Utopia. It’s a bold title for a play, right? It’s got all kinds of philosophical baggage that comes with it. Any work of art that stamps such a word on a program owes some allegiance to the weight of that baggage. At SummerWorks this year, Len Falkenstein’s Utopia can wear its title with pride.
The story is this: Karen owns a farm she loves, handed down to her from her father, and she is determined to make a living from it, and create a life for her daughter, Jess. Jess doesn’t want that life, she wants to run off with one of the farm workers—Zach. Into this little family drama, a planet appears and attaches itself to Karen’s property. This planet is full of the natural resources we’ve almost completely squandered here on earth, and those resources attract the attention of corporations and politicians. Will Karen agree to sell her claim to this planet, or will she protect it (as an extension of her farm)?
The play perfectly blends the storybook allegory into the naturalistic family drama. Does this other planet actually exist or is it just a hallucination? A metaphor? Of course, the play doesn’t tell you… it just invites you along for the ride.
The dialogue and performances perfectly capture that unique rural Canadian vibe. It isn’t just the “eh” (though there is plenty of that). It is the subtle cadences, the phrasing, and more importantly, the attitudes of the characters.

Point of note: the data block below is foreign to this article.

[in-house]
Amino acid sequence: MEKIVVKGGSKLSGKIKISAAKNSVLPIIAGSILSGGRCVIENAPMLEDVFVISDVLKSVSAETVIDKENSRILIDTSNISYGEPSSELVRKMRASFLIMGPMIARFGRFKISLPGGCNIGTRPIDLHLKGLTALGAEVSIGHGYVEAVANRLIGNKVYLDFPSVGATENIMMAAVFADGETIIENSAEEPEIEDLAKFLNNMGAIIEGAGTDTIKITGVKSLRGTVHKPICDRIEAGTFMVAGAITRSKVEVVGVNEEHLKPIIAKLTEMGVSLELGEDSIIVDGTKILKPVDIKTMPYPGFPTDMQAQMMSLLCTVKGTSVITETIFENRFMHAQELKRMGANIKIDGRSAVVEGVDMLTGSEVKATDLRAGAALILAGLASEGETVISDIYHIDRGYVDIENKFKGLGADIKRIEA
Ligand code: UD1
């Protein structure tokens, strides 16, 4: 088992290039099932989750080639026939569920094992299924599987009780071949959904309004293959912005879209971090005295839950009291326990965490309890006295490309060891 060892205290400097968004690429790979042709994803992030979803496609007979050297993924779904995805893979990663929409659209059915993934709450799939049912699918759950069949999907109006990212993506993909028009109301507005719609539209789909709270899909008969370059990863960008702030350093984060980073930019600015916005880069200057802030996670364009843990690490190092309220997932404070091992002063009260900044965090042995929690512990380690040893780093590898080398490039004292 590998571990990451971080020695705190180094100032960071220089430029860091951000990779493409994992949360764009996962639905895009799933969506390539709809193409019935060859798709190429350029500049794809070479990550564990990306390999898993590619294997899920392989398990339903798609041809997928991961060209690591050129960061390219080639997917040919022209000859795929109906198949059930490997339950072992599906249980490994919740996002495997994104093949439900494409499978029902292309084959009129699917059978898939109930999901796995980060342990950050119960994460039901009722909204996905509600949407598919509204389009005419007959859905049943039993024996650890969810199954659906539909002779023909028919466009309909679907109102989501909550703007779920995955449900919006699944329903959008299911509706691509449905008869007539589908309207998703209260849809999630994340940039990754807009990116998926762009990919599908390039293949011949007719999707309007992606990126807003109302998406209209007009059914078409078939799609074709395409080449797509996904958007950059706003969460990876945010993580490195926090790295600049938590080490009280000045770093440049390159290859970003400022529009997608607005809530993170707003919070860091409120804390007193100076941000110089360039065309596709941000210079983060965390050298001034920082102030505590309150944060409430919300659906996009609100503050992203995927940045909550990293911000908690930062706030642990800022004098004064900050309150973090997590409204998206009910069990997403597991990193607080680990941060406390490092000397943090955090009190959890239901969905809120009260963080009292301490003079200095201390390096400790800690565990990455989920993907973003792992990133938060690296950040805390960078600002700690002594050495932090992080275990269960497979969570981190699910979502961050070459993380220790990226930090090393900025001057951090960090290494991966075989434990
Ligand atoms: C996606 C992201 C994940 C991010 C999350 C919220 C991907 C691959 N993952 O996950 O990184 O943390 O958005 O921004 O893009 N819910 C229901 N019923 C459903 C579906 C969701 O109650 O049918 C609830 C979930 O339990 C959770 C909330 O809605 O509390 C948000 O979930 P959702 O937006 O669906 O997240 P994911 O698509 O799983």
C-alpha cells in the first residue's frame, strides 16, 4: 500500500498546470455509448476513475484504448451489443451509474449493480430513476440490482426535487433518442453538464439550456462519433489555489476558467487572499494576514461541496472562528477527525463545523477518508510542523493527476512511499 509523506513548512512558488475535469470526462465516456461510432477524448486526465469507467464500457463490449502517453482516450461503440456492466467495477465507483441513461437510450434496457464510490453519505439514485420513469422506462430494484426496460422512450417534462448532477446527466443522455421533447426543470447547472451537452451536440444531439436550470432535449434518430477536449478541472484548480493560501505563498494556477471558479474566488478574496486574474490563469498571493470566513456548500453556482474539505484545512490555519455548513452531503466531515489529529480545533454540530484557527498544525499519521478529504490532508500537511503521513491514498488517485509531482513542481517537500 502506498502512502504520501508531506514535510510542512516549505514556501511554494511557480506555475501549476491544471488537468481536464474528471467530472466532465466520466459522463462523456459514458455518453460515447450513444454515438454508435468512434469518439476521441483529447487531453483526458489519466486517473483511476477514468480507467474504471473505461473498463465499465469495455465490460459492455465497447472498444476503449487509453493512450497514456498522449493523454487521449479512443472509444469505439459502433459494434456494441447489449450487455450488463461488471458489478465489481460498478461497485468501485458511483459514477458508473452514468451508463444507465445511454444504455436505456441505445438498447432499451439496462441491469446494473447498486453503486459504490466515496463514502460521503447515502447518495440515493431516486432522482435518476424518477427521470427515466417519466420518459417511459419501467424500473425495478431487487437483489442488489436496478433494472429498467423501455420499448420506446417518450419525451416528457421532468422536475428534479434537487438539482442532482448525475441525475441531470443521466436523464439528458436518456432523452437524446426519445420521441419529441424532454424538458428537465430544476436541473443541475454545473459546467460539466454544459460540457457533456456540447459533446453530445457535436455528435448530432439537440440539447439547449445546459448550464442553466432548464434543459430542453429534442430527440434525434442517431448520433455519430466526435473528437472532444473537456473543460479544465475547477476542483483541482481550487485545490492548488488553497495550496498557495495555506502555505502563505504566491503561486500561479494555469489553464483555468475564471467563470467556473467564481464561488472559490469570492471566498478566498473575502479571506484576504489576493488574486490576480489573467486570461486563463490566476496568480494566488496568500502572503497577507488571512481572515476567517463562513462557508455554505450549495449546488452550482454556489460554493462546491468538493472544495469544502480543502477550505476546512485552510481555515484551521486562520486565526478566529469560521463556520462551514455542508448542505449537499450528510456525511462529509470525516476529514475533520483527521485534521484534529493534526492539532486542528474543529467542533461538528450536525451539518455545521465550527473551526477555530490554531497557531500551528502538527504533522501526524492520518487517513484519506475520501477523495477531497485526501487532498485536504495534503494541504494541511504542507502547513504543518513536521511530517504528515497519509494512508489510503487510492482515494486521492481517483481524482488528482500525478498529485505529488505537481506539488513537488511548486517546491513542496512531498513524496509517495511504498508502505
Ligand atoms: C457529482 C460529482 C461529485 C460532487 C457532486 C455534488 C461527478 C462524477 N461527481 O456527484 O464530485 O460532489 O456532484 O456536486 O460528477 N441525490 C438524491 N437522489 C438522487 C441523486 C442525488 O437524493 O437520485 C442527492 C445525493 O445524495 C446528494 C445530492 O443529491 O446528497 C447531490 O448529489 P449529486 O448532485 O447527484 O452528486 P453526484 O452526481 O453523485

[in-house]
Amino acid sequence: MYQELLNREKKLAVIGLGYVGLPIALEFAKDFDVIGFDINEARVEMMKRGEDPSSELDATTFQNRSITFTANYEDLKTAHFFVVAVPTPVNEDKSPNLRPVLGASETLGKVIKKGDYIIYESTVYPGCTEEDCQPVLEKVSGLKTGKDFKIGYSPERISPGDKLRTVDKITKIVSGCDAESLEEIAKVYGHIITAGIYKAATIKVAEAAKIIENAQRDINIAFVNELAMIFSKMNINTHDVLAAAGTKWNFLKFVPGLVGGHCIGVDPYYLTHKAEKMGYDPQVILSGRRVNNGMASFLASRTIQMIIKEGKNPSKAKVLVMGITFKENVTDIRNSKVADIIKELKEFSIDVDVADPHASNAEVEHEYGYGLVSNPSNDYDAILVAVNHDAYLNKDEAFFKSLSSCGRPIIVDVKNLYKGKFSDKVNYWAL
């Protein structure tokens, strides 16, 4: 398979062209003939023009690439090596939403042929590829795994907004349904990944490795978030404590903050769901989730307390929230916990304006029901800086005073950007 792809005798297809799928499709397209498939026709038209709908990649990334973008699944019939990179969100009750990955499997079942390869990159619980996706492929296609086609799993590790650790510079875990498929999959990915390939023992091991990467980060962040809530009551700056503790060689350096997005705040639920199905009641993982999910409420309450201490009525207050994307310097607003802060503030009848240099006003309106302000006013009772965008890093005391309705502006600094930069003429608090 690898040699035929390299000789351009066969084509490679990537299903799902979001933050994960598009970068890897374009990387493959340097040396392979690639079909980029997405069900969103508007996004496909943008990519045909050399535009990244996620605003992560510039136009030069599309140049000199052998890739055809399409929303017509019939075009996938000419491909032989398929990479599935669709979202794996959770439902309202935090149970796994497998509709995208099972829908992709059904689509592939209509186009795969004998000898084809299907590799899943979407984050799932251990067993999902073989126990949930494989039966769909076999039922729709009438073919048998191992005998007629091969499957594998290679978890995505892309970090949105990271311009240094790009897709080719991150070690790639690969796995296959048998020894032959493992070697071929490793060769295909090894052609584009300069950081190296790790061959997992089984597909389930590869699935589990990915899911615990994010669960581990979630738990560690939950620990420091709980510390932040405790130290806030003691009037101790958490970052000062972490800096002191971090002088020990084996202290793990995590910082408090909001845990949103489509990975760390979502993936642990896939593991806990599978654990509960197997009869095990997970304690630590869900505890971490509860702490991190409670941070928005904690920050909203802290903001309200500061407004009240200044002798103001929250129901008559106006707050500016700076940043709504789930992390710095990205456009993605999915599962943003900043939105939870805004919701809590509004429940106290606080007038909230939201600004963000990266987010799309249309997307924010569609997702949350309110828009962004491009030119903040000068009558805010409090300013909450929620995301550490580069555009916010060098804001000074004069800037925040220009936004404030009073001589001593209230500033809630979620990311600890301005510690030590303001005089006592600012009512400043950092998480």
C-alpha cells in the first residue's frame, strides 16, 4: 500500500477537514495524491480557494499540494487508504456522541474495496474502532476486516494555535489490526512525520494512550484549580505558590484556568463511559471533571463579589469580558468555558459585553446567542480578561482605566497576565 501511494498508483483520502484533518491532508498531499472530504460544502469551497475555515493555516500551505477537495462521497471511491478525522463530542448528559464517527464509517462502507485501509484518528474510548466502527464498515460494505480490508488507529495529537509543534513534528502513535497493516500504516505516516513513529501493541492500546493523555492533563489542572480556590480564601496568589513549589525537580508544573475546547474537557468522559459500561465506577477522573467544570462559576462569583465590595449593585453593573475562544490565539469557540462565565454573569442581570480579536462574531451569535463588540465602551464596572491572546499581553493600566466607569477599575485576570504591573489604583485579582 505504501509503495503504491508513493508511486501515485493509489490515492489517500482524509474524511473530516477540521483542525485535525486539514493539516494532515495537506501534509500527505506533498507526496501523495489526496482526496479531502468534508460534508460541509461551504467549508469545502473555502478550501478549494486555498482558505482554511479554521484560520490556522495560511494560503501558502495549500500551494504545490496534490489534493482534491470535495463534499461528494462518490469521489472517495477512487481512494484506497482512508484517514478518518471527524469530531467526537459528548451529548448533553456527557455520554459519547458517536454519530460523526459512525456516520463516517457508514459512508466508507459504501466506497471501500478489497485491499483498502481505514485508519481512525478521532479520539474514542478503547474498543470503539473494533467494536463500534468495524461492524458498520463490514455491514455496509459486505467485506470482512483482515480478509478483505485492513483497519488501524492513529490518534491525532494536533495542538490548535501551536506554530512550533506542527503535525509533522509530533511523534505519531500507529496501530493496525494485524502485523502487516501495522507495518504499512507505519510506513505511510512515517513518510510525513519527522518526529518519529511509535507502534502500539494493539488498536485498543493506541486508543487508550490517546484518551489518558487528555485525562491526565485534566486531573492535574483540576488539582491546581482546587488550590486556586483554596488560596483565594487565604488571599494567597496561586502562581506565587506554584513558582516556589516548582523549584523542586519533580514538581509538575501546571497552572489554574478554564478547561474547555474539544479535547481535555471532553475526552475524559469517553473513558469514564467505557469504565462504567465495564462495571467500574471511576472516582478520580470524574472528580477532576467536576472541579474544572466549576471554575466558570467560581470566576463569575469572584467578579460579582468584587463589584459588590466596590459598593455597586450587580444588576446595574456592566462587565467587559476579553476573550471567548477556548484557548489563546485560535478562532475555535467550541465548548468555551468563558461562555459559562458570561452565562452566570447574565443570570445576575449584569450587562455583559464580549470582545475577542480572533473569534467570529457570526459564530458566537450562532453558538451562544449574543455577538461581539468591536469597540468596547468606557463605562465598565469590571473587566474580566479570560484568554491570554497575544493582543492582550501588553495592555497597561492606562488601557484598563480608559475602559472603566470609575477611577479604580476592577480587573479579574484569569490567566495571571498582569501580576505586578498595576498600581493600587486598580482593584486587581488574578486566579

Len Falkenstein’s direction has all of the action set against a backdrop of projected images. These images never show the planet, that is always left to our imaginations. But we do see the farm, the sky and interiors. These projected sets add to the storybook feel of the production, and trigger that sense that we are meant to learn something from the events as they unfold.
Rebekah Chassé is heartbreaking as a mother desperately trying to forge some lasting connection to a daughter she no longer understands. There were times when, with no words spoken, I felt a lump rise in my throat as her eyes searched her daughter’s face for some recognition. Sam Kamras as Jess perfectly captures the obstinacy and rebellion of youth, that seething resentment of someone who thinks she knows what’s best without much actual life experience.
Is Utopia just a metaphor for how we often find our perfect world in our own backyard? I think it goes much deeper than that. While Jess would like to see all the money from a sale of the property (farm and planet), Karen would like to pass on the farm itself and the history it contains. I think the story is about the legacy we leave our children, and how important it is to recognize the value in a shared history.
- Utopia plays at the Lower Ossington Theatre (100A Ossington Ave.)
- Show times: Friday August 9, 5:00 pm; Saturday August 10, 7:30 pm; Sunday August 11, 12:00 pm; Monday August 12, 2:30 pm; Wednesday August 14, 10:00 pm; Thursday August 15, 5:00 pm; Sunday August 18, 2:30 pm
- All individual SummerWorks tickets are $15 at the door (cash only). Tickets are available online at http://summerworks.ca, By phone by calling the Lower Ossington Box Office at 416-915-6747, in person at the SummerWorks Info Booth (located at 100A Ossington Avenue, first floor) Aug. 6-18 10AM-7PM (Advance tickets are $15 + service fee)
- Several money-saving passes are available if you plan to see at least 3 shows.
Photo of Sam Kamras and Rebekah Chassé provided by Theatre Free Radical